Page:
Sydney Sixers v Brisbane Heat, Big Bash, SCG December 16, 2011

Haddin, MacGill shine in Sixers win

Alex Malcolm

Sydney Sixers 3 for 140 (Haddin 76) beat Brisbane Heat 8 for 139 (MacGill 2-21) by seven wickets

Who said Twenty20 was a young man's game? The bright lights, fluorescent pink uniforms, fireworks and cheerleaders were all pitched at the younger audience. But it was the older players who dominated the opening night of the brand-new Big Bash League, on which the Sydney Sixers thumped the Brisbane Heat at the Sydney Cricket Ground.

Forty-year-old Stuart MacGill, playing his first professional match since retiring in May 2008, and 35-year-old Brett Lee bowled tight spells to restrict the Heat to 8 for 139 from their 20 overs before Sixers captain, the 34-year-old Australia Test wicketkeeper Brad Haddin, made 76 off just 59 balls to help steer his side home by seven wickets.

On a sluggish surface, the Sixers drew first blood, literally, when Lee struck Brendon McCullum, the New Zealand keeper-batsman, square between the eyes. McCullum, who is the leading run-scorer in Twenty20 internationals, was forced to retire hurt with blood pouring from the bridge of his nose.

The Sixers quicks mixed up their pace well as Heat pair Matthew Hayden and James Hopes battled to find any fluency with their stroke-play. Hopes was the first to fall when he holed out at long-off to a Dwayne Bravo slower ball.

Then MacGill took control. In three years out of the game it seemed he had gained more control than he ever had. He bowled with wonderful guile and skill. Given he had only played a handful of Grade games in preparation for the tournament he showed that skilled players never lose their ability.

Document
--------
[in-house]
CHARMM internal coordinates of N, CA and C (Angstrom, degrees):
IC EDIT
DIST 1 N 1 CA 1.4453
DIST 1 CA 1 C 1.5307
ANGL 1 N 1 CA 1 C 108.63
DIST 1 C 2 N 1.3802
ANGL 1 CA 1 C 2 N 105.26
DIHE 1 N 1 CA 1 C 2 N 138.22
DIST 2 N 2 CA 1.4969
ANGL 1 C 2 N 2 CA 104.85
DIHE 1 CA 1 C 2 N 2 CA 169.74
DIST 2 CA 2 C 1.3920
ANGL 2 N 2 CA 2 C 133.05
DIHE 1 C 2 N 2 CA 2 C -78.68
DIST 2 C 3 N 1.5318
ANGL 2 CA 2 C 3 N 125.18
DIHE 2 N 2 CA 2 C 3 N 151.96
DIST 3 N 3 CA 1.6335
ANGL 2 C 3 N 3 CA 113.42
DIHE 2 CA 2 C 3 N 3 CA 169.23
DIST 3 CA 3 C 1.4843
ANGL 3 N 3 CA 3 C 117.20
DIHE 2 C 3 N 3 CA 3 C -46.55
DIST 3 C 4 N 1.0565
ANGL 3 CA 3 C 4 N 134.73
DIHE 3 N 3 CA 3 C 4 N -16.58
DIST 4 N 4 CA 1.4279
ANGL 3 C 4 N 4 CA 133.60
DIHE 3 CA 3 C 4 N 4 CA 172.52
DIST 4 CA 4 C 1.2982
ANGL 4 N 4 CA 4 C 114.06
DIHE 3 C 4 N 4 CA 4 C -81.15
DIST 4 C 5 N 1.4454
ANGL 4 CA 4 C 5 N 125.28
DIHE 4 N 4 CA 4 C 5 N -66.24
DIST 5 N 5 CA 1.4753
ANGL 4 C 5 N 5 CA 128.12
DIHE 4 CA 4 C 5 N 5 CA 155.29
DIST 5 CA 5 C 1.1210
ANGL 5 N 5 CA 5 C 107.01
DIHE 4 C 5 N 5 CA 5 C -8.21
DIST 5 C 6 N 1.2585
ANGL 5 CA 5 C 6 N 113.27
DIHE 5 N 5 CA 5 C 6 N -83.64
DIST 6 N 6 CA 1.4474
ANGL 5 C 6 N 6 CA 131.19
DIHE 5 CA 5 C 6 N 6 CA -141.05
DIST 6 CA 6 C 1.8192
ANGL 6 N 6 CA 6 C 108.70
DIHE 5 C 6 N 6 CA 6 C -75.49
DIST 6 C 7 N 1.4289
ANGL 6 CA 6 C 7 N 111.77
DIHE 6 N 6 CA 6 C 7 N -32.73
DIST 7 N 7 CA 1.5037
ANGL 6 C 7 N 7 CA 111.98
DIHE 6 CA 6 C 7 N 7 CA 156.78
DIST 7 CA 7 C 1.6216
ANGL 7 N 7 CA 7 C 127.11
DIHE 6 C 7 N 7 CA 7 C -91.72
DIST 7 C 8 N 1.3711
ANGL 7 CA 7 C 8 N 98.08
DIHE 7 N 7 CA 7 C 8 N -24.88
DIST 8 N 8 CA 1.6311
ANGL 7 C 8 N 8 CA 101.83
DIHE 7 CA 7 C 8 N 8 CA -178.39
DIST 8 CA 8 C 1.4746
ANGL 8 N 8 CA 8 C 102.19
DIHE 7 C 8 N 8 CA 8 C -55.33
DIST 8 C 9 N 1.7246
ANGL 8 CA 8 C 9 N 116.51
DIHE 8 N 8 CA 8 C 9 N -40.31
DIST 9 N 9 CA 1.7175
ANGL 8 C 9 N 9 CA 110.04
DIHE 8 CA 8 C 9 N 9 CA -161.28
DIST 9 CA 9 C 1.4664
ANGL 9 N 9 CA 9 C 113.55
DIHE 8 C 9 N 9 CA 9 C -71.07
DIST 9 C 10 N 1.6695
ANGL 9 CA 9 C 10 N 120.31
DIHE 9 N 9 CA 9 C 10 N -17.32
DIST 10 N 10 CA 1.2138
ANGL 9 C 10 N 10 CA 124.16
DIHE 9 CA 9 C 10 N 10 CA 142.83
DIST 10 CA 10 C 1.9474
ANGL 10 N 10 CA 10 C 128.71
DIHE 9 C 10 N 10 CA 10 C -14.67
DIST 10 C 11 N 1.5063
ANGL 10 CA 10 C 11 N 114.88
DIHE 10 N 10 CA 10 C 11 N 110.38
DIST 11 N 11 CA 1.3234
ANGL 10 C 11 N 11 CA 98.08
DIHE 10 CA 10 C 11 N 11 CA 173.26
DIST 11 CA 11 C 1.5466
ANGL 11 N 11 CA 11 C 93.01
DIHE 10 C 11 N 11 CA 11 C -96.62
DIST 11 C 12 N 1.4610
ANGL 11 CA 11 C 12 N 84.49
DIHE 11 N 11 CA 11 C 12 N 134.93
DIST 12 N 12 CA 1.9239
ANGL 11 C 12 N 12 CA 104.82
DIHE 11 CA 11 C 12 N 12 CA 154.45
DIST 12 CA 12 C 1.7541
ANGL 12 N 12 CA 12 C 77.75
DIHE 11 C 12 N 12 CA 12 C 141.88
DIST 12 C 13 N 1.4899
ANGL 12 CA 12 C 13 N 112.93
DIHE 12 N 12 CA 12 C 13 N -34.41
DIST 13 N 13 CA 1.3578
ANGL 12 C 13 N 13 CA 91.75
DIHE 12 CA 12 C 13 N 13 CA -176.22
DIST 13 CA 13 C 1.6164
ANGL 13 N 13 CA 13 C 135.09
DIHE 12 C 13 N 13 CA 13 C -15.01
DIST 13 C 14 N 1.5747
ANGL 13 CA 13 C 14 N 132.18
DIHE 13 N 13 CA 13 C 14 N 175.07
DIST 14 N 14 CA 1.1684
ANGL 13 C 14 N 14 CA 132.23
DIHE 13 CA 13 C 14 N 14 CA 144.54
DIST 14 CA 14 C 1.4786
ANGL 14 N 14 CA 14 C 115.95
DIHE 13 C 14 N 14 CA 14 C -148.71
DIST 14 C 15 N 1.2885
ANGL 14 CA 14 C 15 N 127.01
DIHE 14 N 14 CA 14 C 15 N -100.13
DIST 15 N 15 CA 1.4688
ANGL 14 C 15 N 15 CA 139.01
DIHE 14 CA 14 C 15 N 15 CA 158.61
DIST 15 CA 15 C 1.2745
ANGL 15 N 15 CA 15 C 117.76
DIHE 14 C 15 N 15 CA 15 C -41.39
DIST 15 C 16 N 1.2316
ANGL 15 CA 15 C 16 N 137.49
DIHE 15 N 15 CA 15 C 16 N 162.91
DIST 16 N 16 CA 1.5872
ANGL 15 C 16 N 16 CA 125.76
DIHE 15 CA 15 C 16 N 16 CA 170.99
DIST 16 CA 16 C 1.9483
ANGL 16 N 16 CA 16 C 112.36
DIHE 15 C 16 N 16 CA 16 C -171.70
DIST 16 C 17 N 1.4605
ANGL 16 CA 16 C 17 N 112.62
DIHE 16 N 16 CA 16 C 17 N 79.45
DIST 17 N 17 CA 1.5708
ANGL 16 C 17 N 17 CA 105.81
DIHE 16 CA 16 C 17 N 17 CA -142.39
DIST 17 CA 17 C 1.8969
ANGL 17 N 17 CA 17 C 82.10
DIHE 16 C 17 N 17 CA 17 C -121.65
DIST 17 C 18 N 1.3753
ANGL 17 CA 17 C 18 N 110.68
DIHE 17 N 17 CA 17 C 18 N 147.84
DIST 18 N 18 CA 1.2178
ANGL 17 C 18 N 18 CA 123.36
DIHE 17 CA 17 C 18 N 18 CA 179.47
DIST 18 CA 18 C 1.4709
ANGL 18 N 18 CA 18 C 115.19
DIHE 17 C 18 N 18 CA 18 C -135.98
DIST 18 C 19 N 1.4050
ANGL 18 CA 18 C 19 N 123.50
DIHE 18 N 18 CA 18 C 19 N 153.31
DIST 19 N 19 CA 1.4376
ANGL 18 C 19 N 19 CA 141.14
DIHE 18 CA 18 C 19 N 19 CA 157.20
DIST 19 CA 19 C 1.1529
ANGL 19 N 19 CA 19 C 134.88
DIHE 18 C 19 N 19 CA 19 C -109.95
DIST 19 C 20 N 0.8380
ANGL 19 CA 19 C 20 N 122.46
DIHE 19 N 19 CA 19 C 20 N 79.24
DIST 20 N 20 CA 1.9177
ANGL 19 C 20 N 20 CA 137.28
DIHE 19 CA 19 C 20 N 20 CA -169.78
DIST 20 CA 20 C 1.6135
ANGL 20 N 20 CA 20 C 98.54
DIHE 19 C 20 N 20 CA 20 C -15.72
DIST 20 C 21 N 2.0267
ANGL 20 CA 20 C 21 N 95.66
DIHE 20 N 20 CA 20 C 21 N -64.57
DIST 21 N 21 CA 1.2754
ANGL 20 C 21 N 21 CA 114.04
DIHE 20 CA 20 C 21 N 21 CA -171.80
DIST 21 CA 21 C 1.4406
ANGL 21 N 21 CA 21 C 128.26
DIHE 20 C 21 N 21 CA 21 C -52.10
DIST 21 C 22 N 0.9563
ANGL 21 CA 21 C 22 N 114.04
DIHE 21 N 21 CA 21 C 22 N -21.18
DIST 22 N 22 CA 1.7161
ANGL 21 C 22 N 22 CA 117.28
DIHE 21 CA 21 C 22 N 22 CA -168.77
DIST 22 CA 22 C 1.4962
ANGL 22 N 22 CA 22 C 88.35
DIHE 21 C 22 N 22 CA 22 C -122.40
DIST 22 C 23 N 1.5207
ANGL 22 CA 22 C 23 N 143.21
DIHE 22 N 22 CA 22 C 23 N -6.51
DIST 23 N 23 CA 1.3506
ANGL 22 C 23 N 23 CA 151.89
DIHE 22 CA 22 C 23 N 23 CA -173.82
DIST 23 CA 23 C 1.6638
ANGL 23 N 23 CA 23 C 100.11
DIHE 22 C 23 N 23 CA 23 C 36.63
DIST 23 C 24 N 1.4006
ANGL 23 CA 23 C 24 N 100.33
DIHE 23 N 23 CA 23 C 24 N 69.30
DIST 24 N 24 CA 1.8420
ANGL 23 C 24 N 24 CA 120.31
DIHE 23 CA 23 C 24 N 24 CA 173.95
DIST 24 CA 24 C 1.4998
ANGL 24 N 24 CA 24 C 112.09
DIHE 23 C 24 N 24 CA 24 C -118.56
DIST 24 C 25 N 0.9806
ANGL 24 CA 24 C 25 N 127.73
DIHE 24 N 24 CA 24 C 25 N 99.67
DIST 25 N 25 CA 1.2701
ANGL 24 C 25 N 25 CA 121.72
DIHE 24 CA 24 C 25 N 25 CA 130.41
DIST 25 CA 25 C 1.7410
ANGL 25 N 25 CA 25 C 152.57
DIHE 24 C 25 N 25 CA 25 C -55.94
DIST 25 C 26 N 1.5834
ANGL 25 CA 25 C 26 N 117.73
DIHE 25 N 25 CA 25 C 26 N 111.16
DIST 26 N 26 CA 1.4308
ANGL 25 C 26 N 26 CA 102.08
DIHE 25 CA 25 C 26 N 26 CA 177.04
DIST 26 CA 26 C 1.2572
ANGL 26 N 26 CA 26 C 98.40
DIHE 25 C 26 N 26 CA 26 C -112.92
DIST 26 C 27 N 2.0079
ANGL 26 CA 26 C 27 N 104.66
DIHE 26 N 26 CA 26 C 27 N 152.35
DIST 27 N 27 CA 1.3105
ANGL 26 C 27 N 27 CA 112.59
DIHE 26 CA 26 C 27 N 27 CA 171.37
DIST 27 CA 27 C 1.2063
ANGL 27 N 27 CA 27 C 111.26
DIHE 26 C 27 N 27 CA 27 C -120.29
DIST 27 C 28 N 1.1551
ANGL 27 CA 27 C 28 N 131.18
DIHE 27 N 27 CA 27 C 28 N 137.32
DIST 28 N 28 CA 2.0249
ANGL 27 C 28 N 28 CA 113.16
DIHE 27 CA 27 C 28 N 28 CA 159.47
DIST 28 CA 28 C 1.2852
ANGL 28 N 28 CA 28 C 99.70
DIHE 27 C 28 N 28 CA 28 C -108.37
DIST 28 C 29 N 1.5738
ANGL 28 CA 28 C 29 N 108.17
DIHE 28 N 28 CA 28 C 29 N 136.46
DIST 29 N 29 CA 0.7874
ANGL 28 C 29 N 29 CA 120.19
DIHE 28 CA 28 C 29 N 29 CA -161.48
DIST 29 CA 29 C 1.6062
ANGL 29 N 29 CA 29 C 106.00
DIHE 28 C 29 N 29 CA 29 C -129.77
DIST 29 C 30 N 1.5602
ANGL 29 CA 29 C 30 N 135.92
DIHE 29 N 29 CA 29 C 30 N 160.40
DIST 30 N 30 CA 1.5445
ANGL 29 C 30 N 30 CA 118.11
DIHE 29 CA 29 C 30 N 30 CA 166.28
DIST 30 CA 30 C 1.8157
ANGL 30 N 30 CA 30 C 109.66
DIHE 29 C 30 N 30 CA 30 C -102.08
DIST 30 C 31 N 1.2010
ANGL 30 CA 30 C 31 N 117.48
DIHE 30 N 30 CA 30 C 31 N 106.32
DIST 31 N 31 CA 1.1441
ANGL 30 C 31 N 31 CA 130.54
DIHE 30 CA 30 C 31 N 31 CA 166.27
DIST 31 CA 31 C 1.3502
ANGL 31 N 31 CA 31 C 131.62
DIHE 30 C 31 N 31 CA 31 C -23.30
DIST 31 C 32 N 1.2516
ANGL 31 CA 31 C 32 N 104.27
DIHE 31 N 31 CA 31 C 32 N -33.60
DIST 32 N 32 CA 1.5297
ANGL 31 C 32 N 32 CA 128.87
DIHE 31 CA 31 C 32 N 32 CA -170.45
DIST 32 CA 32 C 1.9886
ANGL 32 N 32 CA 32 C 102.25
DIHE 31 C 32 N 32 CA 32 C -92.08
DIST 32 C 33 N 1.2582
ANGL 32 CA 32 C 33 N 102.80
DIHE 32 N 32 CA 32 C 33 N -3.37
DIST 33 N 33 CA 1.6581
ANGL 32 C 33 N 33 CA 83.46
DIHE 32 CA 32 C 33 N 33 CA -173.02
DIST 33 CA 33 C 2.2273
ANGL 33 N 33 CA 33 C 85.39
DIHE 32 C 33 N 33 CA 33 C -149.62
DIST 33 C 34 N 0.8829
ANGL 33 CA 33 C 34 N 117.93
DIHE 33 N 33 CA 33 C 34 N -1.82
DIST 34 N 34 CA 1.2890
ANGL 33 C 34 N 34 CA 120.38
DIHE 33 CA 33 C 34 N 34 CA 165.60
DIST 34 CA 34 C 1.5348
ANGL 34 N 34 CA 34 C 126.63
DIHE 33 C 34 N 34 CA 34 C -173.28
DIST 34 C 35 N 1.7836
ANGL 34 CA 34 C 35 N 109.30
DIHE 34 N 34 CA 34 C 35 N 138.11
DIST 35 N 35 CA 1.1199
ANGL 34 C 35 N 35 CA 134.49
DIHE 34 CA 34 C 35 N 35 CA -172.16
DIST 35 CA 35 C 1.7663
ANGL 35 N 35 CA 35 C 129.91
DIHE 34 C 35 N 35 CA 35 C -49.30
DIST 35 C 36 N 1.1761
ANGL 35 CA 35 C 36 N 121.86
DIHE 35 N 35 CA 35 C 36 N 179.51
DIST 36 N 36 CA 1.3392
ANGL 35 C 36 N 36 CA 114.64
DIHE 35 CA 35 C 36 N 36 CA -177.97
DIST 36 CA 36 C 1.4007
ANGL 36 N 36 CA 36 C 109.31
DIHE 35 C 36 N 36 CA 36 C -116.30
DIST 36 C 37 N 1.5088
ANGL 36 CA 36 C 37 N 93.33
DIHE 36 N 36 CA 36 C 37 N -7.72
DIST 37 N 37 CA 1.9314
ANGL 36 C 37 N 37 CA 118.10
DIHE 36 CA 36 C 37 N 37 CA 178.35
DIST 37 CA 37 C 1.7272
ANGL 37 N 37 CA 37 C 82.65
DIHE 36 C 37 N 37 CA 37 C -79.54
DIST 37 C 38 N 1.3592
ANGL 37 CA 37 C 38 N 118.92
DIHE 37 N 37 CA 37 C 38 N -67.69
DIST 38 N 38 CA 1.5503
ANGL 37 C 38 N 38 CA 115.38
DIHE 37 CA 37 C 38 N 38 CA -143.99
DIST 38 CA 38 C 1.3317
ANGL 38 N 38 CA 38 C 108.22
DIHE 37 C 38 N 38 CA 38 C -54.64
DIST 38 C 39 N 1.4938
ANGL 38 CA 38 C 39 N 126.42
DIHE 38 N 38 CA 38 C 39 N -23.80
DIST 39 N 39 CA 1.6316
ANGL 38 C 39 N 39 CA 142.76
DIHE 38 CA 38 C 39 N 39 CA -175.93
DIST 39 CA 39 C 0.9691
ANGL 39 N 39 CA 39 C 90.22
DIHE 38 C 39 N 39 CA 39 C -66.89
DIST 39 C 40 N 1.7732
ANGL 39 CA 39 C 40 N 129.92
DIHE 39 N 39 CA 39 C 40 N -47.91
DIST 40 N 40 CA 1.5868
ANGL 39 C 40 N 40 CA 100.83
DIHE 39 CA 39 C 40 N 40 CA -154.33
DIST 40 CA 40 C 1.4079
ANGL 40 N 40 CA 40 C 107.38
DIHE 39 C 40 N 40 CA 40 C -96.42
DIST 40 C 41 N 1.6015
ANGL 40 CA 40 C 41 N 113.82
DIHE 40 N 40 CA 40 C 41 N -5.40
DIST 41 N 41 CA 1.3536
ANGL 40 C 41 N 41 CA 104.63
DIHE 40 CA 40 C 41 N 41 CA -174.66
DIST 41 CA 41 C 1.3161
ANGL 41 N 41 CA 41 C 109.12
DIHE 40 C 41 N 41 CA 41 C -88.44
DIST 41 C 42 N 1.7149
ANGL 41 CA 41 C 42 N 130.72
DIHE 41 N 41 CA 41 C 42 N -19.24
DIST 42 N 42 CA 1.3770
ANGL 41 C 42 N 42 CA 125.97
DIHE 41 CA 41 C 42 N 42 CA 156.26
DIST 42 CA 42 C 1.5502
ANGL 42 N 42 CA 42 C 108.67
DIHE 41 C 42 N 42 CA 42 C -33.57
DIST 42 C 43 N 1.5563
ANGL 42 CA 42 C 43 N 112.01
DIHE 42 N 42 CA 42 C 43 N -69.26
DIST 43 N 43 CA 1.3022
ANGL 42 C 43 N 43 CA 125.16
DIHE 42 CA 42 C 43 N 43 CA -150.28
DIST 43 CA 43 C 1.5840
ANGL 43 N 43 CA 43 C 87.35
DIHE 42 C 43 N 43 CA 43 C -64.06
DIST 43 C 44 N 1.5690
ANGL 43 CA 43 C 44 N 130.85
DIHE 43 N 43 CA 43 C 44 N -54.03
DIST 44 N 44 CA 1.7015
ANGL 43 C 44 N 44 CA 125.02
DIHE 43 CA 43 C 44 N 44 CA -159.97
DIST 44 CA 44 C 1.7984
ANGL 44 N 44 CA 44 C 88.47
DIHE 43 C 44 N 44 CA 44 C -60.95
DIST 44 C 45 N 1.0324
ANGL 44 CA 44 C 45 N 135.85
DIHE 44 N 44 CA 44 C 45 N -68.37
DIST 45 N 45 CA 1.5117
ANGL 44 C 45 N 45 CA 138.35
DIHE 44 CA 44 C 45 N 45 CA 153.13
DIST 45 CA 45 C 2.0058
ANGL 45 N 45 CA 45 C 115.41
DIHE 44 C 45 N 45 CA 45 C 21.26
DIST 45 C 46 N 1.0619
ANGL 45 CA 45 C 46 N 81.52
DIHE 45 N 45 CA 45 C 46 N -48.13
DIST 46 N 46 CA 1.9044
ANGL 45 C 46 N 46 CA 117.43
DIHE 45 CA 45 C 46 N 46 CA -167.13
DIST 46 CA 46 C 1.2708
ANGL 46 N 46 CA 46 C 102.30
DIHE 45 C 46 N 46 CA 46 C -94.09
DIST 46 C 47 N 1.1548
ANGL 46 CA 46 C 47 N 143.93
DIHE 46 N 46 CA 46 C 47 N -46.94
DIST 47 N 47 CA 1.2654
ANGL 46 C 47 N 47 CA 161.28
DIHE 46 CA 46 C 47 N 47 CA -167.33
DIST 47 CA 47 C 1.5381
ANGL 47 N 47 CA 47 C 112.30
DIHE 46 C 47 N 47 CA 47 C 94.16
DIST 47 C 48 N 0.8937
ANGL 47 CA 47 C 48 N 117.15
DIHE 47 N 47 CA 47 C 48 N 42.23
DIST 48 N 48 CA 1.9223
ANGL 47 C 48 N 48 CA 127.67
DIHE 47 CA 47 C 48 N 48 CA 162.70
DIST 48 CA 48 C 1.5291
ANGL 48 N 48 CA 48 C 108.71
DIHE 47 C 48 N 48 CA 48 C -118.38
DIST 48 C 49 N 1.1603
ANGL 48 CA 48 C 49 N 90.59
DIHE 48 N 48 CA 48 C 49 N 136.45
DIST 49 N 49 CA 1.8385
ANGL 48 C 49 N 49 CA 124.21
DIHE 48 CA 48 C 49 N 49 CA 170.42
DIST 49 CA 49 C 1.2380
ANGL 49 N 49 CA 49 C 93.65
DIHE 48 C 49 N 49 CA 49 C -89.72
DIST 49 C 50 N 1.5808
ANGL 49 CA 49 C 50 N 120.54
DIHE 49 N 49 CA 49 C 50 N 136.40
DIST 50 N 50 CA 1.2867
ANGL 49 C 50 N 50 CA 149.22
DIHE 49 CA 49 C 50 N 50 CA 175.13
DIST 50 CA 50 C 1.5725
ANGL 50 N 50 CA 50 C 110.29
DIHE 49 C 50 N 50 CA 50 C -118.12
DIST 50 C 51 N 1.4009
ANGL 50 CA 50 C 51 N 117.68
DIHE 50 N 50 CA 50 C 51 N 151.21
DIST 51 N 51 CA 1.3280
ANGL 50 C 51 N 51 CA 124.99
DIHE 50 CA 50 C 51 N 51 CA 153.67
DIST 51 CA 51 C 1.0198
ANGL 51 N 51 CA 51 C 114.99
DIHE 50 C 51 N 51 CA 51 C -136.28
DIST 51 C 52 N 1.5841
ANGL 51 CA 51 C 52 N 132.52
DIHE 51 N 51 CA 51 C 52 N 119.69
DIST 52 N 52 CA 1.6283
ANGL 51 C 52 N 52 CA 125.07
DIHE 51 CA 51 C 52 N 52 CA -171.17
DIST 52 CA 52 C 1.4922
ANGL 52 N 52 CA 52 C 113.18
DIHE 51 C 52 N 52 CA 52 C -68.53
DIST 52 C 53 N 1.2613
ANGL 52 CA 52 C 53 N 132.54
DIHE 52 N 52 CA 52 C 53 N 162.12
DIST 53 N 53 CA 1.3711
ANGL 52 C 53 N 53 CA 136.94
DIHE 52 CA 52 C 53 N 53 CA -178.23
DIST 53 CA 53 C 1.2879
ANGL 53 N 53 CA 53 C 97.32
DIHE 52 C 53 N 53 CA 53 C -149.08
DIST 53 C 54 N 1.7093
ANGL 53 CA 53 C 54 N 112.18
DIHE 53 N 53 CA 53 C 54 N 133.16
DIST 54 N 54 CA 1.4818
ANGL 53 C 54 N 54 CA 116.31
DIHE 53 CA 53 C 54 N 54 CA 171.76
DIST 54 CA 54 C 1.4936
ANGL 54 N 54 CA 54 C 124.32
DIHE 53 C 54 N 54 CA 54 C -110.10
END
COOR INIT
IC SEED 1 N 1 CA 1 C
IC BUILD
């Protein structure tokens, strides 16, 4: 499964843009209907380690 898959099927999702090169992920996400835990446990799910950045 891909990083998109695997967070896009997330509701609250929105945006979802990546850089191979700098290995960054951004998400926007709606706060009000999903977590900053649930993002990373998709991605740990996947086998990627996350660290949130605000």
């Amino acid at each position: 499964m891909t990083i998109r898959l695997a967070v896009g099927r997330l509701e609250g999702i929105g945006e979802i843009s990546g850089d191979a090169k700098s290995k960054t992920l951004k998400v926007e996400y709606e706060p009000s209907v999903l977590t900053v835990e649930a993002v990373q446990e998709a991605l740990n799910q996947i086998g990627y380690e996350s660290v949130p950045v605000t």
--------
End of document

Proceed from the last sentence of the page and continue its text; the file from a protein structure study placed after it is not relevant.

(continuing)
First he defeated McCullum in flight, tossing the ball above McCullum's swollen eyes and getting him to advance and miscue to long off.

Then MacGill clean bowled his former Test team-mate Hayden for 29 with one that dipped and spun back sharply. Hayden looked rusty in his 28-ball stay. He showed brief glimpses of his abilities and will undoubtedly be better for the time in the middle.

MacGill finished with 2 for 21 from four quality overs, and might have had three wickets if Brett Lee had not unfortunately fallen onto the rope and dropped the ball after he had taken a brilliant catch off Andrew Robinson.

Dan Christian, a New South Welshman who lives in Adelaide but is representing Brisbane for this Big Bash tournament only, was the only Heat batsman to get going. He made 32 from 22 before holing out in the deep of Mitchell Starc. Peter Forrest fell in the same manner, Steven Smith completing an outstanding catch while having to play hop-scotch to avoid stepping on the rope.

The Sixers captain, Haddin, then made a mockery of a slow surface by playing with fluency and sublime timing. His 76 included five fours and five enormous sixes. He clubbed 16 from one Alistair McDermott over, first lofting straight for six, then backing away and lofting over cover for four, before pulling the last ball over fine leg and into the stands. He later thumped consecutive sixes off Nathan Hauritz, the second hitting the upper deck of the Ladies' Stand. He fell to the only ball he mis-hit, but the damage was done. The Sixers cruised home with nine balls to spare, and without using the services of Dwayne Bravo or Ed Cowan.

The Sixers look a sharp outfit with plenty of experience and depth, and they have started the tournament in fine fashion.